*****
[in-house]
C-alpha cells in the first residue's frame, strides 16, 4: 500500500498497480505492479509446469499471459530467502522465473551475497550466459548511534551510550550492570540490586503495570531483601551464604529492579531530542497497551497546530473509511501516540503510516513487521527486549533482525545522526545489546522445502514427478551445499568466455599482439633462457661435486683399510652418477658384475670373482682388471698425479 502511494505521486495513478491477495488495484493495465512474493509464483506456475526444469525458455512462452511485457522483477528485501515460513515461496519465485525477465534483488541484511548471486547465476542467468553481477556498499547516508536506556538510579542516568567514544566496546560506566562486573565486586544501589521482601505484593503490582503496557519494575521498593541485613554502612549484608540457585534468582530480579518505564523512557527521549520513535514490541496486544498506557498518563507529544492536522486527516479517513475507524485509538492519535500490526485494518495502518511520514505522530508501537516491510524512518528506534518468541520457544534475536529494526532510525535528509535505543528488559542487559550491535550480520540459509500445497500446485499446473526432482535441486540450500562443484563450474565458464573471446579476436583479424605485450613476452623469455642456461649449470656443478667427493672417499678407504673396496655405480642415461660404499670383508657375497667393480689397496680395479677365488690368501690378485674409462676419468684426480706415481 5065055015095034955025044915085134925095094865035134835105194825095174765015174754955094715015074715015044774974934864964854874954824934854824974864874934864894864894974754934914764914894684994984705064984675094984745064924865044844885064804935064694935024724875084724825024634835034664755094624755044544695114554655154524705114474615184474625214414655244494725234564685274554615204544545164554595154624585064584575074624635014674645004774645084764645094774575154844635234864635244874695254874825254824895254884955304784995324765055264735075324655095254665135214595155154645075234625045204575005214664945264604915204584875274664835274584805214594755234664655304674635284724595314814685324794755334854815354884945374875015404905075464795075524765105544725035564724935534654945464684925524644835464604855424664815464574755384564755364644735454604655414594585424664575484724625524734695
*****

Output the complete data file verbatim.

[in-house]
C-alpha cells in the first residue's frame, strides 16, 4: 500500500498497480505492479509446469499471459530467502522465473551475497550466459548511534551510550550492570540490586503495570531483601551464604529492579531530542497497551497546530473509511501516540503510516513487521527486549533482525545522526545489546522445502514427478551445499568466455599482439633462457661435486683399510652418477658384475670373482682388471698425479 502511494505521486495513478491477495488495484493495465512474493509464483506456475526444469525458455512462452511485457522483477528485501515460513515461496519465485525477465534483488541484511548471486547465476542467468553481477556498499547516508536506556538510579542516568567514544566496546560506566562486573565486586544501589521482601505484593503490582503496557519494575521498593541485613554502612549484608540457585534468582530480579518505564523512557527521549520513535514490541496486544498506557498518563507529544492536522486527516479517513475507524485509538492519535500490526485494518495502518511520514505522530508501537516491510524512518528506534518468541520457544534475536529494526532510525535528509535505543528488559542487559550491535550480520540459509500445497500446485499446473526432482535441486540450500562443484563450474565458464573471446579476436583479424605485450613476452623469455642456461649449470656443478667427493672417499678407504673396496655405480642415461660404499670383508657375497667393480689397496680395479677365488690368501690378485674409462676419468684426480706415481 5065055015095034955025044915085134925095094865035134835105194825095174765015174754955094715015074715015044774974934864964854874954824934854824974864874934864894864894974754934914764914894684994984705064984675094984745064924865044844885064804935064694935024724875084724825024634835034664755094624755044544695114554655154524705114474615184474625214414655244494725234564685274554615204544545164554595154624585064584575074624635014674645004774645084764645094774575154844635234864635244874695254874825254824895254884955304784995324765055264735075324655095254665135214595155154645075234625045204575005214664945264604915204584875274664835274584805214594755234664655304674635284724595314814685324794755334854815354884945374875015404905075464795075524765105544725035564724935534654945464684925524644835464604855424664815464574755384564755364644735454604655414594585424664575484724625524734695